The state government has assured that two popular parks in Penang will not be affected by the construction of the Pan-Island Link 1 (PIL 1) highway, a component of the RM6.3 billion undersea tunnel project.
In saying this, Penang Chief Minister Chow Kon Yeow also blasted the use of "self-created" pictures by certain parties to misrepresent the project.
Chow, who is state transport, information, land matters and land development committee chairperson, said such images created unnecessary anxiety among the public.
"Such practices are unhealthy and should not be encouraged as it will lead to an undesired negative perception among the public," said Chow in a statement today.
He urged the public not to be "unduly influenced by incorrect information" shared on social media and news websites or blog portals.
In his statement, Chow also provided the "correct visual" used to describe the cable-stayed bridge in Youth Park within the PIL 1 Environmental Impact Assessment report which is on public display until Aug 10.
Chow said during the PIL1 construction at Youth Park, the area will still be open to public and park-goers will still be able to enjoy the area.
"Access to the Youth Park will not be affected and park-goers will not be affected by construction activities as these will take place within the cordoned area," Chow assured.
"The location where the pier construction takes place will be fully cordoned off to ensure public safety," he added.
In his statement, Chow also shared an artist impression of the cross-section view of the cable-stayed bridge at the Youth Park showing the height of the piers above the trees and greenery in the park.
Chow was responding to concerns raised by local NGOs over the construction of the highway, with environmental NGO Penang Forum warning that with the PIL1, the Youth Park will see a huge cable-stayed bridge with six lanes.
The NGO claimed the diagrams, which it posted on its Facebook page, are from the EIA report.
Blogger and activist Anil Netto also posted about "a groundswell of protest" against what he described as an “extravagant plan for an RM8 billion, 19.5km six-lane highway.
He said the plan will mar the beauty and tranquillity of the Sungai Ara Linear Park and the Penang Youth Park and affect hundreds of homes and businesses on the island.
Concerned individuals have also started an online petition to call for the cancellation of the PIL 1 with some 2,650 signatures collected since the campaign was launched last week.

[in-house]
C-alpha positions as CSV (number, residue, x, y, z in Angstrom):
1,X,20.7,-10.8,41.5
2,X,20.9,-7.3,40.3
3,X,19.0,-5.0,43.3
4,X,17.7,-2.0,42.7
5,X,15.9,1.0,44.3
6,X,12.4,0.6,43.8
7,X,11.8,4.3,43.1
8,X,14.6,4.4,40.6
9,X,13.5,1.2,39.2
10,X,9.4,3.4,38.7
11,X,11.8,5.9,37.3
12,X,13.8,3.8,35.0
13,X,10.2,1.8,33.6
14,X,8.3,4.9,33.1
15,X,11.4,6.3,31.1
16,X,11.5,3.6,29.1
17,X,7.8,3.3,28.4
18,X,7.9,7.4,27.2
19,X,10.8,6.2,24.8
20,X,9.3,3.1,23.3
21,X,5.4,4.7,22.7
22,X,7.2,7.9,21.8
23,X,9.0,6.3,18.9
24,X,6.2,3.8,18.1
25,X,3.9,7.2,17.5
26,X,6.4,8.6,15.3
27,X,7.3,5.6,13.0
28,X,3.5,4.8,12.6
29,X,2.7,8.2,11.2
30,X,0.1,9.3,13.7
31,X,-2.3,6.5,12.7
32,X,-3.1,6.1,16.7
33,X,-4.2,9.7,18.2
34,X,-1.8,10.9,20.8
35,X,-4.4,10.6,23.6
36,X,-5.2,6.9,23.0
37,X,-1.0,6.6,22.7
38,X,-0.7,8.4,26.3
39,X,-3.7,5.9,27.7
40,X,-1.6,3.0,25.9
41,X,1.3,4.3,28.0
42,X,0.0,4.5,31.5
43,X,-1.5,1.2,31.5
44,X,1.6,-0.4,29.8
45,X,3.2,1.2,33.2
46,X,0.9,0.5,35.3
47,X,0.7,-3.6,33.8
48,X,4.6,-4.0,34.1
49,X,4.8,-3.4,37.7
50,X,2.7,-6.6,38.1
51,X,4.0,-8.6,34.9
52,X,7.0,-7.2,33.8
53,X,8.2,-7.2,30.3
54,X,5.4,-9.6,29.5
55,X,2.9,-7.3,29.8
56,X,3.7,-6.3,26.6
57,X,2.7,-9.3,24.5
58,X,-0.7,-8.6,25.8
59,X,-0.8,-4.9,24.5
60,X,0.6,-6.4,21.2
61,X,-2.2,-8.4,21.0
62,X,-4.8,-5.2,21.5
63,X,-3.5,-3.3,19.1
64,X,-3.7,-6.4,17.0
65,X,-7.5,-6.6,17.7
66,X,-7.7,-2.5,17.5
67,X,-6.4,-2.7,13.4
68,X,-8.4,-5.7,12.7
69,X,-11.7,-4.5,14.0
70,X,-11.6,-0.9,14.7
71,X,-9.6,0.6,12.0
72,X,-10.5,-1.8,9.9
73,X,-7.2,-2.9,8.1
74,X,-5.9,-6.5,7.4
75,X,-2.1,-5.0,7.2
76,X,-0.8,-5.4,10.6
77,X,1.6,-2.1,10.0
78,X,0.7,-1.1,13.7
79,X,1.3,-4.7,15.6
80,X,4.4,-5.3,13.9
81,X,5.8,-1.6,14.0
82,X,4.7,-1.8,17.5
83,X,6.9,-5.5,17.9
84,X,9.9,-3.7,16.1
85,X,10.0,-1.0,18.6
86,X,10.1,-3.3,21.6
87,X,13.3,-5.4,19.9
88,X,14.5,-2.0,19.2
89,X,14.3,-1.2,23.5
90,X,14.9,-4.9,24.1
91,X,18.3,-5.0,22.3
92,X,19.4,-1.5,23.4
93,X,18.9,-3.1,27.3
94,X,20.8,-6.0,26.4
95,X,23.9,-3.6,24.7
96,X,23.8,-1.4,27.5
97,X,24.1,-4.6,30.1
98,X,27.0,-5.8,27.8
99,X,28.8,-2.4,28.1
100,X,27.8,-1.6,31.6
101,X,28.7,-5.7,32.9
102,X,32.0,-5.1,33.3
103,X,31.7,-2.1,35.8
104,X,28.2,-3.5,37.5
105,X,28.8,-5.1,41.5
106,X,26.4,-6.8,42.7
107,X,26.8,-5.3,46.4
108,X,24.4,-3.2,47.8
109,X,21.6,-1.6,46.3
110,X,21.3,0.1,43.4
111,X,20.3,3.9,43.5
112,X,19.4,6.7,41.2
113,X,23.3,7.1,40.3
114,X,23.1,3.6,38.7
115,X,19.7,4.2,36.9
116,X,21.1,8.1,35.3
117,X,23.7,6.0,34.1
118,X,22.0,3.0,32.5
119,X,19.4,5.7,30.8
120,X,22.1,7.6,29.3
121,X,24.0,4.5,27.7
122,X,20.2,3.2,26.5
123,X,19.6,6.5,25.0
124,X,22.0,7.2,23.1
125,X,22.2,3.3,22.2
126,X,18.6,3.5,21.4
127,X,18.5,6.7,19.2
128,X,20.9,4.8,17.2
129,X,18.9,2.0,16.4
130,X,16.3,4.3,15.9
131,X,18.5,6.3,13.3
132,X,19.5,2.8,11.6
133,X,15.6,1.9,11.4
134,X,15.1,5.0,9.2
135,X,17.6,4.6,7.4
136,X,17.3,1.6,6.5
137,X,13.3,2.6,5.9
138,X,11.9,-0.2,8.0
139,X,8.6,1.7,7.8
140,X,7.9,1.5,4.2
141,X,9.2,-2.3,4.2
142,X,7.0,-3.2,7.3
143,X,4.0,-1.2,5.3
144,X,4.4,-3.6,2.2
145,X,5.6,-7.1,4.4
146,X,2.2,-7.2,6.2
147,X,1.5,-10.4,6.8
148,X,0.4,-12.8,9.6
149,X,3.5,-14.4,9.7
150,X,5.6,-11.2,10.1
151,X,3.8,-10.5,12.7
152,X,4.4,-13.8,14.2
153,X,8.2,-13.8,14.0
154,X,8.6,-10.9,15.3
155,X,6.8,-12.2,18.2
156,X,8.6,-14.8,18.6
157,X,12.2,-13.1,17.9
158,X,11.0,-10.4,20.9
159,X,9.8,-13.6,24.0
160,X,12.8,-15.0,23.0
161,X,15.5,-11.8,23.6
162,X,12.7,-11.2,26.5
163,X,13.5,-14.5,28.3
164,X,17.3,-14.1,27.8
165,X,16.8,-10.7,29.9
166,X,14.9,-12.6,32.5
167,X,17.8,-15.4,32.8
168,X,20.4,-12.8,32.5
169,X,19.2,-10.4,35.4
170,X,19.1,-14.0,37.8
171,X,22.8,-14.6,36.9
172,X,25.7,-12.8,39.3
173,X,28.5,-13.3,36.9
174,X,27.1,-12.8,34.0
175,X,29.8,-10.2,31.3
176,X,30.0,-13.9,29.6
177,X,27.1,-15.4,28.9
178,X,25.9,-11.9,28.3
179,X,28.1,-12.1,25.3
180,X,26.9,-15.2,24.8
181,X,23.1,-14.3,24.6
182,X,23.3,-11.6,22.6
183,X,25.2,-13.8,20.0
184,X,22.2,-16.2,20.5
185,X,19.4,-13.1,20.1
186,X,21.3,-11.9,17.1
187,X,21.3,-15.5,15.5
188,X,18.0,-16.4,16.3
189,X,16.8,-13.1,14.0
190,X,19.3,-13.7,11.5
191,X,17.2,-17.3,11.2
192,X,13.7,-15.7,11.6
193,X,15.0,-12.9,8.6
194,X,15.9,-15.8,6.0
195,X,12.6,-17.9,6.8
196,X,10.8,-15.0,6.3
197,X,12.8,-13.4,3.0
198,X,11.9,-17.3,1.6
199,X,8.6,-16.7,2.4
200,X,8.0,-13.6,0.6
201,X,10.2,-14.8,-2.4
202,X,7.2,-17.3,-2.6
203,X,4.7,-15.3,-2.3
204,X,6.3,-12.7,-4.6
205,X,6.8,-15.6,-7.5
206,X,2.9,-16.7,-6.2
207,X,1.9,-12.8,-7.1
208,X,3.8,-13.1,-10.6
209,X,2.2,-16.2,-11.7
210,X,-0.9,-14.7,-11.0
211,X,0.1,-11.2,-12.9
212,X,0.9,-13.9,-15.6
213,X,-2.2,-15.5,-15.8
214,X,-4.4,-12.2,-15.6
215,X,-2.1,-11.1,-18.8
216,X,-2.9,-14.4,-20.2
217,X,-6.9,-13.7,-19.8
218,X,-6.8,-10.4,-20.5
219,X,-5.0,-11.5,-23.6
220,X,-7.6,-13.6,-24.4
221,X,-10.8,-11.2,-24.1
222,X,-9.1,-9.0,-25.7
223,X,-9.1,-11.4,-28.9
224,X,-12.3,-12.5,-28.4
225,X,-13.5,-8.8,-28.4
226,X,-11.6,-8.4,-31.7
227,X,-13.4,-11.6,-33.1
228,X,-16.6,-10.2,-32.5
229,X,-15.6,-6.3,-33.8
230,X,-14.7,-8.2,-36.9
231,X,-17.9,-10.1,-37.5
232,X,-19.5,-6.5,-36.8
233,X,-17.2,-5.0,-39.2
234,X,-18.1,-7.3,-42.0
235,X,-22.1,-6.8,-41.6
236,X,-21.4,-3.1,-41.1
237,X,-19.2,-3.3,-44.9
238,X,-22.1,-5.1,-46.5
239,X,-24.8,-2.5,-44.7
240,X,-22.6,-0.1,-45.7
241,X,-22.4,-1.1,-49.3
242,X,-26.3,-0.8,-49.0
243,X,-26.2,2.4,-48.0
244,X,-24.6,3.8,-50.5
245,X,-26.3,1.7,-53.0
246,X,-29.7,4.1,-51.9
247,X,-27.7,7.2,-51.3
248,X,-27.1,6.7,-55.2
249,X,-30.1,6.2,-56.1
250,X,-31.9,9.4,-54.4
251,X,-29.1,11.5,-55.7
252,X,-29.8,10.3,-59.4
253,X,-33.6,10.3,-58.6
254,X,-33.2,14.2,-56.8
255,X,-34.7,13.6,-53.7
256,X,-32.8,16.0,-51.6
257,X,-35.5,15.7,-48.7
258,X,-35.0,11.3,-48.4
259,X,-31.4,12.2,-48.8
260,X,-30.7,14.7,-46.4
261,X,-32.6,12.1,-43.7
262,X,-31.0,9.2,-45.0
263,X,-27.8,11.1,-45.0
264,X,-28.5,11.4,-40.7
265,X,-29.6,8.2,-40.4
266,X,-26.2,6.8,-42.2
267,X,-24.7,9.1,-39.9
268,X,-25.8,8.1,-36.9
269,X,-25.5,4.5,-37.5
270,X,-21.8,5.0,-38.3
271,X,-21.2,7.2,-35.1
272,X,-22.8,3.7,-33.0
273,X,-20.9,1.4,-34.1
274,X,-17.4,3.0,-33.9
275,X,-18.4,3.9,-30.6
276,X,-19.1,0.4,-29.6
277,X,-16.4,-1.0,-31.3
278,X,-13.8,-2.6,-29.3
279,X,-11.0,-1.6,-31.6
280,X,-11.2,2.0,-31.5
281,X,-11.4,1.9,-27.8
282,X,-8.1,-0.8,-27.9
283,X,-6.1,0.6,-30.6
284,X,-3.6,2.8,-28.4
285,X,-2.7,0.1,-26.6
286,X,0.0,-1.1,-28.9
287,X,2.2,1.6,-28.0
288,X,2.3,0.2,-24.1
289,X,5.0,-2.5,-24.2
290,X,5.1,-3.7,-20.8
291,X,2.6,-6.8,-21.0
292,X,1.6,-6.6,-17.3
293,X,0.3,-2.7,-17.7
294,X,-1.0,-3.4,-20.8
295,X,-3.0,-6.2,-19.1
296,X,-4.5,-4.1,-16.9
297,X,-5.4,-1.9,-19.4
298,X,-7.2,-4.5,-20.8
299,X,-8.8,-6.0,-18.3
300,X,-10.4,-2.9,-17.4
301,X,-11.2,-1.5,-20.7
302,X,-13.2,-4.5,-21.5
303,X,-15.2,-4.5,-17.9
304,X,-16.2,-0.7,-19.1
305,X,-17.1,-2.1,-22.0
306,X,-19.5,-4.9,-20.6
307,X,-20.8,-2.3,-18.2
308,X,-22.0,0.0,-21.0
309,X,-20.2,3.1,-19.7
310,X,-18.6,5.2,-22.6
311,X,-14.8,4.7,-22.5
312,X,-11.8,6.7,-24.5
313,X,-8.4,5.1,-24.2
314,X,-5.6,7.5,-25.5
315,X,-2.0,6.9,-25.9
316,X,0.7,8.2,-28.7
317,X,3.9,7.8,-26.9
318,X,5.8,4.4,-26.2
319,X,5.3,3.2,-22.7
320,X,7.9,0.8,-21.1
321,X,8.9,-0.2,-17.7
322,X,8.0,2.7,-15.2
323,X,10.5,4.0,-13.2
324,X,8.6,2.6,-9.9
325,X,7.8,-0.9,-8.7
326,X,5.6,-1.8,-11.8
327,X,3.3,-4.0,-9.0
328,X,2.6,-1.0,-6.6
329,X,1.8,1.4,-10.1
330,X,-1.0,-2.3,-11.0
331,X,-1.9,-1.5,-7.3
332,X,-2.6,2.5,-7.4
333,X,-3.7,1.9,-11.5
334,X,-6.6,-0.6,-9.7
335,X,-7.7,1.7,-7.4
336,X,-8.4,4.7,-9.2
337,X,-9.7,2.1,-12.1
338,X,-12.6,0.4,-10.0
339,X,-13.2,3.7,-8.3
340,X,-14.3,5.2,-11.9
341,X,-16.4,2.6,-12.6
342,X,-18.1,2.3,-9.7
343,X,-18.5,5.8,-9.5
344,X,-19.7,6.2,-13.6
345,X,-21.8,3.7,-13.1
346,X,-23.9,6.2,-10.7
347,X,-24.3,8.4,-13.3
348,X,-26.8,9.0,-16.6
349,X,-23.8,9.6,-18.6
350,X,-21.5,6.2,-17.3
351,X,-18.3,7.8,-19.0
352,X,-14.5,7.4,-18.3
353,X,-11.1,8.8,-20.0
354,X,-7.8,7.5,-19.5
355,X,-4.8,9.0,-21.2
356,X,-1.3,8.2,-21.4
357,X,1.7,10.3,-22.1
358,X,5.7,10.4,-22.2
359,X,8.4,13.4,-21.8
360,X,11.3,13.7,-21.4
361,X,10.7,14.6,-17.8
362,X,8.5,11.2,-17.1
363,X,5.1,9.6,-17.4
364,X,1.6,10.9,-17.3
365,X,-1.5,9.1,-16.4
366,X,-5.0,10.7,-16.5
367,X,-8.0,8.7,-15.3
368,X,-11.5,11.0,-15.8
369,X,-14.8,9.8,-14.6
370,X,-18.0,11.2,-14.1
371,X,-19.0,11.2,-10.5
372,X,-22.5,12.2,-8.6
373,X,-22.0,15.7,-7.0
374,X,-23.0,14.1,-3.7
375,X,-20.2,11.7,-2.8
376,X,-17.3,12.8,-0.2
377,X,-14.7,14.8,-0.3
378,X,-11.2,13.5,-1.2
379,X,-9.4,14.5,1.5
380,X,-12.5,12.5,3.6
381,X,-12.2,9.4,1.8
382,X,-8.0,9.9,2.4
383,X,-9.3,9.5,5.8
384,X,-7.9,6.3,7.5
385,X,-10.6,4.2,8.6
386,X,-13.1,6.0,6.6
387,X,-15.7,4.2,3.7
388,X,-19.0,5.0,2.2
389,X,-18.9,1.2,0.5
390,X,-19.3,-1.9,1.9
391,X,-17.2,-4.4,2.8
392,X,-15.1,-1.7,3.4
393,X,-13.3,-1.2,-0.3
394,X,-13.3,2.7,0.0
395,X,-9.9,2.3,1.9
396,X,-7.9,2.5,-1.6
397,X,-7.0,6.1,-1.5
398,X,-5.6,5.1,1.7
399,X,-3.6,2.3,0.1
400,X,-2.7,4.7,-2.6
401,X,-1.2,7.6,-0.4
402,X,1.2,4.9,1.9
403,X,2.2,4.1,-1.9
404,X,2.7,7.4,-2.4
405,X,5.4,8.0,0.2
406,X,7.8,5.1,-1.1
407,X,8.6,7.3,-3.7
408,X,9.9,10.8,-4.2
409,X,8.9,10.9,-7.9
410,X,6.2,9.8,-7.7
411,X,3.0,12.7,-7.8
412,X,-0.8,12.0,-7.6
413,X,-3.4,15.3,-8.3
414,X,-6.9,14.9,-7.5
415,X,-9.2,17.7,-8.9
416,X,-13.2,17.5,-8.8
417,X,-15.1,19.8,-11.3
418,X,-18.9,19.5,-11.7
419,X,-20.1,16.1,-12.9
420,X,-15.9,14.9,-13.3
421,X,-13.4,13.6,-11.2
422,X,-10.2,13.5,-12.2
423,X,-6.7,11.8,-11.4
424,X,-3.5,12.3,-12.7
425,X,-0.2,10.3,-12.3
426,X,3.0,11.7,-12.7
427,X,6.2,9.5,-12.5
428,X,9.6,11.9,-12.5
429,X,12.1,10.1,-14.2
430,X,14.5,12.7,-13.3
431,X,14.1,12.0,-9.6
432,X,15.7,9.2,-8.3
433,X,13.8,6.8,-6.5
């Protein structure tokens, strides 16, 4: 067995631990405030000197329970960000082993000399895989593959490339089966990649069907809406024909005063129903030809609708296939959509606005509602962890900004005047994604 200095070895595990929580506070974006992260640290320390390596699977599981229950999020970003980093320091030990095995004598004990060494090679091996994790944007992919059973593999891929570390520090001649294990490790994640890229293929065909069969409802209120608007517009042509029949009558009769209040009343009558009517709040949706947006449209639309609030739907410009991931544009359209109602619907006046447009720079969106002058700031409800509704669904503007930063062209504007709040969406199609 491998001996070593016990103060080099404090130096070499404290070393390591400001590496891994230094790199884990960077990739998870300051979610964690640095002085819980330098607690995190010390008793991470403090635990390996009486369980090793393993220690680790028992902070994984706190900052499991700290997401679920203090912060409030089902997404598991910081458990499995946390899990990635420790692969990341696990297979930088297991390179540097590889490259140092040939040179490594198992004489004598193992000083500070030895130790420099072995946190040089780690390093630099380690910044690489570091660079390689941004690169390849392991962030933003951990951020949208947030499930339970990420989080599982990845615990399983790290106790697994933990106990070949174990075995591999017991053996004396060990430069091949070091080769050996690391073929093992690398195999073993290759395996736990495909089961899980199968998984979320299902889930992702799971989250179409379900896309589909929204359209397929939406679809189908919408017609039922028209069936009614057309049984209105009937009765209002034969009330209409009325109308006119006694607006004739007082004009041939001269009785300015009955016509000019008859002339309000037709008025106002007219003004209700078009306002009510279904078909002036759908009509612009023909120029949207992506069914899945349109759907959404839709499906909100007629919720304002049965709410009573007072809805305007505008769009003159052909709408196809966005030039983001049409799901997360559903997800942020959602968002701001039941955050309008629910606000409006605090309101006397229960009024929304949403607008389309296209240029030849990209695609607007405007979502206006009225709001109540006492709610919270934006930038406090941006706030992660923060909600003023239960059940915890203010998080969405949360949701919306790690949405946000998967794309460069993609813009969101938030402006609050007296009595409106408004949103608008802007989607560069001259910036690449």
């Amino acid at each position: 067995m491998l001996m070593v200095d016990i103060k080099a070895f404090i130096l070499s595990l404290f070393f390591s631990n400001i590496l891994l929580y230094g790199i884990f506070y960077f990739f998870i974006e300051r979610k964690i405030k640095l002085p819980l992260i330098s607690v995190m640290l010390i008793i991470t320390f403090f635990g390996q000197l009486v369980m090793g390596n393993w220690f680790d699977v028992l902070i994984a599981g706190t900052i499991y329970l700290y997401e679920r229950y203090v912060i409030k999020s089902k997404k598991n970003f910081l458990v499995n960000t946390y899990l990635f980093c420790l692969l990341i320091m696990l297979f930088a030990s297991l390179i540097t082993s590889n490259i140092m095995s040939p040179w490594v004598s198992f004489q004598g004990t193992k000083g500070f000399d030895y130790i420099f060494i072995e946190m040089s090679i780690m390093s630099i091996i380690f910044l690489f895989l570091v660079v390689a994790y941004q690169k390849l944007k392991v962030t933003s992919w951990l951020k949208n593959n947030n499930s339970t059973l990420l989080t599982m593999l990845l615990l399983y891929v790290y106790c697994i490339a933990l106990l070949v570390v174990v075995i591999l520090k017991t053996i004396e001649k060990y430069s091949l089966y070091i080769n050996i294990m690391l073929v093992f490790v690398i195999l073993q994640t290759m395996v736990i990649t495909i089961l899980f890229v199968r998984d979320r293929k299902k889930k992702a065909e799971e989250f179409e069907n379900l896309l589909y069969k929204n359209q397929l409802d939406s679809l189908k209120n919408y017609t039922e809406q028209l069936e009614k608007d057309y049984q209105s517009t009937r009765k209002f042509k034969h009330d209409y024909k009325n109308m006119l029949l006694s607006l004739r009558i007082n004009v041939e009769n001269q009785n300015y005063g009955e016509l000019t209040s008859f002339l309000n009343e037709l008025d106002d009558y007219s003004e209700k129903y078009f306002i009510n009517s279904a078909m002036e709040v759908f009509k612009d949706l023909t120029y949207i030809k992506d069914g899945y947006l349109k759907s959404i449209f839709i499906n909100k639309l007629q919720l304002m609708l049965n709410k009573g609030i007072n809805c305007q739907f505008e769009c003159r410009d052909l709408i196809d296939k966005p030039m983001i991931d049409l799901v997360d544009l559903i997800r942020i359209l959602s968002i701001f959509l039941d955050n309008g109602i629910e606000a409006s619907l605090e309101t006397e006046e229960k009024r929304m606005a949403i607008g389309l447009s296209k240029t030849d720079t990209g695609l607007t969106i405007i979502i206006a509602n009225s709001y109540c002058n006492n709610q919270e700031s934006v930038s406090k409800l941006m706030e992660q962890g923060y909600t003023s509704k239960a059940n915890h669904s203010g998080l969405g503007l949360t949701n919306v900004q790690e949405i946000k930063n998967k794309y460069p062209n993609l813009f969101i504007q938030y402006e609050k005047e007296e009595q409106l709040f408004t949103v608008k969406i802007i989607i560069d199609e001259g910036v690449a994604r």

Meanwhile, Chow said his administration will look into concerns of park-goers at the Sungai Ara Linear Park.
Among the alternatives that are currently being looked into include reducing the number of piers, park beautification and the upgrading of the park with new amenities in consultation with local residents and the local council, Chow said.
He said other proposed mitigation measures such as noise barriers and a proposed pier height of up to a maximum of 15m (five storeys) will not impose major undue discomfort for park-goers.
Chow noted that for the environmentally sensitive area of Penang Hill, a detailed study had been carried out to convert the earlier proposed viaduct design into a tunnel.
This is to avoid impact to the Penang Hill Special Area Plan which took effect on Sept 1, 2016, he added.
"As a result of the alignment change at Penang Hill, there will be no exposed part of the highway seen at Penang Hill.
"The existing Penang Hill Special Area Plan is not expected to be affected in any apparent way with the new tunnel alignment, including the funicular railway," Chow said.
"Controlled blasting carried out at environmentally sensitive areas will be done under strict noise and vibration monitoring with ground surveillance during the entire process," he added.
"The public should not be apprehensive of the proposed underground construction as the advancement of tunnelling technology today has enabled the potential effects of noise and vibration to be brought to a minimal," Chow stressed.